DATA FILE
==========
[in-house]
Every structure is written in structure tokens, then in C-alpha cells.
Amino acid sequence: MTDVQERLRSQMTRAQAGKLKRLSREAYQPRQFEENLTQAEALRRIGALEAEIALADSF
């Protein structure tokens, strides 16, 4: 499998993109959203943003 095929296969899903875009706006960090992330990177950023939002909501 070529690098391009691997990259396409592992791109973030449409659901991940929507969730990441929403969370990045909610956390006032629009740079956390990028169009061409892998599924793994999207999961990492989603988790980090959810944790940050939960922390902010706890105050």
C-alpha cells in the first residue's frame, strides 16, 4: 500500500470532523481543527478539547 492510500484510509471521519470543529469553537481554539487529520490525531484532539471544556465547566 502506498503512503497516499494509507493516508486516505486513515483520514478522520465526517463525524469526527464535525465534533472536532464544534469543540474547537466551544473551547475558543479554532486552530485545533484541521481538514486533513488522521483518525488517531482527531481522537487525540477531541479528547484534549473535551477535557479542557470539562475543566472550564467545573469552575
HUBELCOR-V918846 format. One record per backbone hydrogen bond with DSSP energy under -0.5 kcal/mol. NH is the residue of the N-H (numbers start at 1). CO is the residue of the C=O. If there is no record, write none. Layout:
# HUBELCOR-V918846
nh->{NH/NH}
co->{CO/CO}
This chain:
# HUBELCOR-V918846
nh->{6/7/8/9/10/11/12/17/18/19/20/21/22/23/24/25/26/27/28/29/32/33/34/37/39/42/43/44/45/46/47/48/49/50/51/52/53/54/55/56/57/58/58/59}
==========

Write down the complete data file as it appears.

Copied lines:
[in-house]
Every structure is written in structure tokens, then in C-alpha cells.
Amino acid sequence: MTDVQERLRSQMTRAQAGKLKRLSREAYQPRQFEENLTQAEALRRIGALEAEIALADSF
């Protein structure tokens, strides 16, 4: 499998993109959203943003 095929296969899903875009706006960090992330990177950023939002909501 070529690098391009691997990259396409592992791109973030449409659901991940929507969730990441929403969370990045909610956390006032629009740079956390990028169009061409892998599924793994999207999961990492989603988790980090959810944790940050939960922390902010706890105050």
C-alpha cells in the first residue's frame, strides 16, 4: 500500500470532523481543527478539547 492510500484510509471521519470543529469553537481554539487529520490525531484532539471544556465547566 502506498503512503497516499494509507493516508486516505486513515483520514478522520465526517463525524469526527464535525465534533472536532464544534469543540474547537466551544473551547475558543479554532486552530485545533484541521481538514486533513488522521483518525488517531482527531481522537487525540477531541479528547484534549473535551477535557479542557470539562475543566472550564467545573469552575
HUBELCOR-V918846 format. One record per backbone hydrogen bond with DSSP energy under -0.5 kcal/mol. NH is the residue of the N-H (numbers start at 1). CO is the residue of the C=O. If there is no record, write none. Layout:
# HUBELCOR-V918846
nh->{NH/NH}
co->{CO/CO}
This chain:
# HUBELCOR-V918846
nh->{6/7/8/9/10/11/12/17/18/19/20/21/22/23/24/25/26/27/28/29/32/33/34/37/39/42/43/44/45/46/47/48/49/50/51/52/53/54/55/56/57/58/58/59}